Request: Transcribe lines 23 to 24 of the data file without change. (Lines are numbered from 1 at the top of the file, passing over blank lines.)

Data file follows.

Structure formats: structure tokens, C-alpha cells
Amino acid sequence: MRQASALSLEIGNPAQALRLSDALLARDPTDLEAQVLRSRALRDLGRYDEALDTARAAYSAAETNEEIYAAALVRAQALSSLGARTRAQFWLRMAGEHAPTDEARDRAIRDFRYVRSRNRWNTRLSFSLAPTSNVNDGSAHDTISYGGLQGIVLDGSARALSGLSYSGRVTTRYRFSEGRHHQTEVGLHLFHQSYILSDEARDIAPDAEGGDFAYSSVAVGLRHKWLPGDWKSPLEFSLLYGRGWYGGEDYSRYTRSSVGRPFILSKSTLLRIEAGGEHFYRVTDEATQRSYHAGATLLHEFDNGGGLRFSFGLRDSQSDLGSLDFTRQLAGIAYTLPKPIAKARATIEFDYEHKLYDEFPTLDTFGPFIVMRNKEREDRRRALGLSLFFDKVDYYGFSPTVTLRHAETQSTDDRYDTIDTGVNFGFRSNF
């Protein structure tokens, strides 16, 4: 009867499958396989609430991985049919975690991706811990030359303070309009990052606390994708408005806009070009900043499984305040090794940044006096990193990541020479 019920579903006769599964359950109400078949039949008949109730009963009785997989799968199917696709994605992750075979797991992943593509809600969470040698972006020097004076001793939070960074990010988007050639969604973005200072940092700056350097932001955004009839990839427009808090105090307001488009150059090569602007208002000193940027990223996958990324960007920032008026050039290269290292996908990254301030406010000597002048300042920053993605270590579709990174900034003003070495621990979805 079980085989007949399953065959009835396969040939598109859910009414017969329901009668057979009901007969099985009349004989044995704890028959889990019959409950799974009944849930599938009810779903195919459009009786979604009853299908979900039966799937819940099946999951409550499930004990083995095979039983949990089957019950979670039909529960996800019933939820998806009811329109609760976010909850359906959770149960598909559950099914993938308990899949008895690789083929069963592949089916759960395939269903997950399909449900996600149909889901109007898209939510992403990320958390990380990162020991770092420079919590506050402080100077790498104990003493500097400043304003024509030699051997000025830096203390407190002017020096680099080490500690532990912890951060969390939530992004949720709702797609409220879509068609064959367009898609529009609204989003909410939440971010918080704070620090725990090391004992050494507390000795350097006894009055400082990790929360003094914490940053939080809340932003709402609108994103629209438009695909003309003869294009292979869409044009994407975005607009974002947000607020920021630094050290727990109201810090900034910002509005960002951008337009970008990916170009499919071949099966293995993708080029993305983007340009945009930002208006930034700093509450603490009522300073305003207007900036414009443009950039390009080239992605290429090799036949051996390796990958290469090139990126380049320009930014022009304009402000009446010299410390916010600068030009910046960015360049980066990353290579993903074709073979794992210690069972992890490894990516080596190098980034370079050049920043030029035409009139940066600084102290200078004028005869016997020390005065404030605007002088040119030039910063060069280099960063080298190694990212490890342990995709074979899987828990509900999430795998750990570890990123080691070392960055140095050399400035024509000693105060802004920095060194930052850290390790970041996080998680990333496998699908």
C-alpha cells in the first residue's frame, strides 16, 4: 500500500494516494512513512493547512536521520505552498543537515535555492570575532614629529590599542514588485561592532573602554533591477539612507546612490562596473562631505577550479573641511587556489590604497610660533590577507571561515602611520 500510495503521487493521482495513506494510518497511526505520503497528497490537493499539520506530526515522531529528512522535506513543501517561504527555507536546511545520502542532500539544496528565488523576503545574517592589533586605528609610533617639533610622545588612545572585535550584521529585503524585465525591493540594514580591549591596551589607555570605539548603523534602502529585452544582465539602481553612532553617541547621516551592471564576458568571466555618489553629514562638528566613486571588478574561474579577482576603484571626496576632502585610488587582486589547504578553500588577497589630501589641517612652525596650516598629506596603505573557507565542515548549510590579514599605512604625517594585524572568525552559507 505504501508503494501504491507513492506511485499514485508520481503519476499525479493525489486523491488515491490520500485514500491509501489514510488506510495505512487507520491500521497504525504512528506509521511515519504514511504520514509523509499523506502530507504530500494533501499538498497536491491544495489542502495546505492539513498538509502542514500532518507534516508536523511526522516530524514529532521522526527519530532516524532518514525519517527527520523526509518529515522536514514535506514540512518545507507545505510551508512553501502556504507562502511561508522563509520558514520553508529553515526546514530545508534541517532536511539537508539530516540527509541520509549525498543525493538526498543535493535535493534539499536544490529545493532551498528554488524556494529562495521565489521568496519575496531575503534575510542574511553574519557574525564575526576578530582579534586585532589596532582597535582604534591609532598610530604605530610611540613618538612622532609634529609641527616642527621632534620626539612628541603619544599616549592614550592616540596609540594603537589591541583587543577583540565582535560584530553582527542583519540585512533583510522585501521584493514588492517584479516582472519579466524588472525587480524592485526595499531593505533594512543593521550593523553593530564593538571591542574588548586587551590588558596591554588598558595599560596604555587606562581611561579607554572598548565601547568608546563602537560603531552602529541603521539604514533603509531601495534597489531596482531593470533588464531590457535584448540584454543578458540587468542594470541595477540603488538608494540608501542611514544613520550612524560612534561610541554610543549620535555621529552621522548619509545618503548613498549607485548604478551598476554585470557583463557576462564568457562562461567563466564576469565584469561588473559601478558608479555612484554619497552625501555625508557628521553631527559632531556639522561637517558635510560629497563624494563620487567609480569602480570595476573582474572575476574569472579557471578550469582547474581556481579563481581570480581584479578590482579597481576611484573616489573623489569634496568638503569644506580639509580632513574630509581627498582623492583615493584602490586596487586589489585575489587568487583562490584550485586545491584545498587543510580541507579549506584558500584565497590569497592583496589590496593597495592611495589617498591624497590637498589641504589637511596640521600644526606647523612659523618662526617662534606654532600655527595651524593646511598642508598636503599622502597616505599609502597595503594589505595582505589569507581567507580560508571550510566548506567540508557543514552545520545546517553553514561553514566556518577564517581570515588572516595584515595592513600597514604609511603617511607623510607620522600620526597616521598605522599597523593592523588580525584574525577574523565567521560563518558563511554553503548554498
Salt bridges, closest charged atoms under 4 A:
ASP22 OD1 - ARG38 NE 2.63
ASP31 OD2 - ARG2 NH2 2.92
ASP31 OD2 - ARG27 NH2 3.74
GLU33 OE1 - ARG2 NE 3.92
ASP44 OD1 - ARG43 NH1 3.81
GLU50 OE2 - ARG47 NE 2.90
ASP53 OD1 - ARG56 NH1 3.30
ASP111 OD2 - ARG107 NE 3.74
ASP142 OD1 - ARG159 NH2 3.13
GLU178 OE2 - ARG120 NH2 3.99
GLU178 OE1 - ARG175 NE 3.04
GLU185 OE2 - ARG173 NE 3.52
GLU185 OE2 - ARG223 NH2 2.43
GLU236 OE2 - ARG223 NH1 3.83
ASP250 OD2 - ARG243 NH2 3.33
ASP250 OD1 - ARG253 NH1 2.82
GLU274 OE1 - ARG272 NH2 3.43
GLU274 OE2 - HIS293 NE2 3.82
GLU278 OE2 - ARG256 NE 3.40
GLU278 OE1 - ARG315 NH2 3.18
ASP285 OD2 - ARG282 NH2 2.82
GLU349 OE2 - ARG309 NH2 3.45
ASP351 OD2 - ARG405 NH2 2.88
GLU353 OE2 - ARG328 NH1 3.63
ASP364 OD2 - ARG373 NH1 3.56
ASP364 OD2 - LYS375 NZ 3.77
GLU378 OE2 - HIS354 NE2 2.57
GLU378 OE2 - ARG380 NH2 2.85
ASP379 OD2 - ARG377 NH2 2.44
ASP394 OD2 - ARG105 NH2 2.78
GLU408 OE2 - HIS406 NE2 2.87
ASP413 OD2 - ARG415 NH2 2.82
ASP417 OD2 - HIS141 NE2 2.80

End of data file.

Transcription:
GLU274 OE2 - HIS293 NE2 3.82
GLU278 OE2 - ARG256 NE 3.40